San Marcos city council candidates Ryan Thomason, left, Shaune Maycock, center and Shane Scott huddle at Tuesday’s city council meeting. Scott later dropped out of the race. Photo by Andy Sevilla.
By ANDY SEVILLA
The filing deadline for San Marcos city council candidacy came and went Wednesday, so did some of the candidates.
Switches, adds and drops characterized a tumultuous last call, which ended in two races each with at least three candidates, something of a rarity by the recent standard in San Marcos.
Two sitting councilmembers, Pam Couch and Fred Terry, ran unopposed for their current terms, while the other four each beat single challengers. San Marcos Mayor Susan Narvaiz won a three-way race to re-election last November.
Wednesday, San Marcos businessman Shane Scott dropped out of the Place 5 race, but only to be replaced by a Texas State student. John Carl Nesselhauf, a 23 year-old political science senior, threw his hat into that ring, bringing the total number of Place 5 candidates to four when Anita Carole Fuller switched races, opting to take on incumbent John Thomaides in Place 6. Thomaides, seeking his third term, now has two challengers, the other being local make-up consultant Monica Garcia.
“This is a positive race,” Scott said, explaining why he withdrew his candidacy. “From what I can tell, there are not too many differences in agendas. If I would have stayed on, there would have been five people running, and that would have caused split votes because of too many candidates. And in a runoff, you waste a lot of money and a lot time, both of which I hate wasting.”
Scott said he is preparing for a future run at city council. He said he’ll spend this year attaining a better understanding of city government, volunteering for city boards and commissions, and ultimately gaining experience to run in 2010. The remaining crowd in this November’s Place 5 field also includes Shaune Maycock and Lisa Marie Coppoletta.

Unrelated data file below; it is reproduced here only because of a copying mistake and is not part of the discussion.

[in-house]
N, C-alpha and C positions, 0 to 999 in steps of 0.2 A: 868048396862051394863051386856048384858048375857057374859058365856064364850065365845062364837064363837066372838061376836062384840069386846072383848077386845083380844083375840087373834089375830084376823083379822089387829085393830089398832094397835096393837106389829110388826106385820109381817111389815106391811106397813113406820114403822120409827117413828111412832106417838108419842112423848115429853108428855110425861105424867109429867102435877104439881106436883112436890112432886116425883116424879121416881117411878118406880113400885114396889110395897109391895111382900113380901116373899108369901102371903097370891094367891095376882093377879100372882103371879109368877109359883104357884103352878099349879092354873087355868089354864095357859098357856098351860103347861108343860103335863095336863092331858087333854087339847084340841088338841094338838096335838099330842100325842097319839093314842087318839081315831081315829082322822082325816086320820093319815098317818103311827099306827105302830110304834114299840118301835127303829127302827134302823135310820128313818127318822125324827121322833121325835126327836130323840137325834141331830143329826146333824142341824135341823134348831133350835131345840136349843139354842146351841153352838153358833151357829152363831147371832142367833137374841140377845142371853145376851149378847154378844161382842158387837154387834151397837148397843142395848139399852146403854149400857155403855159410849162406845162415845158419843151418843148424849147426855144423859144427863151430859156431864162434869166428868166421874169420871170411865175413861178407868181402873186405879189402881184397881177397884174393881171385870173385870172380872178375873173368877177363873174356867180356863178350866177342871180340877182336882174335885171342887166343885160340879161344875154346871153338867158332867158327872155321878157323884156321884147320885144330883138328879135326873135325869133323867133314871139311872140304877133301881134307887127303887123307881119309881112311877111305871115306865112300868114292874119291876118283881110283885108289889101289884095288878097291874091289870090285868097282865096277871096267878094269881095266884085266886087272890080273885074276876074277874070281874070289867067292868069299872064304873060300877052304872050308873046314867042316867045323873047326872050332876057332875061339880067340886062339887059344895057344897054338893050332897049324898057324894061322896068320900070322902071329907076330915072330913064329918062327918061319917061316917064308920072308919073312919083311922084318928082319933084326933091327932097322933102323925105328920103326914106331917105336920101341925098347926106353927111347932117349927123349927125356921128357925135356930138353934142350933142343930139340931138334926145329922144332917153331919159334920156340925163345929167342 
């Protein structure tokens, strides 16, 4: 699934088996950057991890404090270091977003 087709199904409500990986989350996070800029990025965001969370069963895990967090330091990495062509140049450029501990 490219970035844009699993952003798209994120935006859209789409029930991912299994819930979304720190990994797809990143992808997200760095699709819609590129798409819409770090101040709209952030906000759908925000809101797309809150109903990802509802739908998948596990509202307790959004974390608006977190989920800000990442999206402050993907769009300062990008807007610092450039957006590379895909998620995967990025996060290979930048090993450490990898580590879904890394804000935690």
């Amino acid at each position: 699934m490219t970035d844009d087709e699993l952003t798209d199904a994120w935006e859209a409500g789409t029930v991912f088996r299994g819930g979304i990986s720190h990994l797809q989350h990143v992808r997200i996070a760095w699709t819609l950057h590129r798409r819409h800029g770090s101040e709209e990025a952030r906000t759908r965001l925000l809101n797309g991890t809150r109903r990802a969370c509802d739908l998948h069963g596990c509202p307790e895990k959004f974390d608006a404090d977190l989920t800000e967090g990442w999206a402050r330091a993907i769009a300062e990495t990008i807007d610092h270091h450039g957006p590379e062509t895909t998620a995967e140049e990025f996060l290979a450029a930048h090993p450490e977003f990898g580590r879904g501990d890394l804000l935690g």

Nesselhauf is a Senator in the Associated Student Government (ASG) at Texas State. He has lived in San Marcos for two years and said he’s noticed strains in town and gown relations.
“I’m trying to get students involved with the city for real,” Nesselhauf said. “I want to bridge the gap between the city and Texas State.”
Nesselhauf said having a student liaison on the council, a position presently held by Texas State student Griffin Taylor, is not enough. Nesselhauf said a student “voting member” is necessary on council.
“I don’t know how prepared I am for this race, but I’m doing a lot of research,” Nesselhauf said. “I plan to use student support to get elected, because they are a part of the city … I plan on living up to my responsibilities if elected.”
Texas State students have gained traction in city politics since the city went to Novemeber council elections in 2005. Councilmember Chris Jones won his first term as a Texas State student that year. In 2006, Texas State student Jude Prather lost to incumbent Gaylord Bose by three votes. Last November, Texas State student Dan McCarthy pulled 19 percent of the vote in a three-way mayoral race.
Nesselhauf said he’s researching the actions and policies of the current council and noted that though he has limited experience, “it doesn’t mean (his opponents) have better ideas.” Nesselhauf said he was very involved in ASG’s opinion on the city’s new noise ordinance, as well as the student liaison committee currently tasked with helping the city curb drunk driving with extended bar hours.
“Anyone, if given the chance, can do something amazing,” Nesselhauf said. “And I want that chance … I really would like to represent the city.”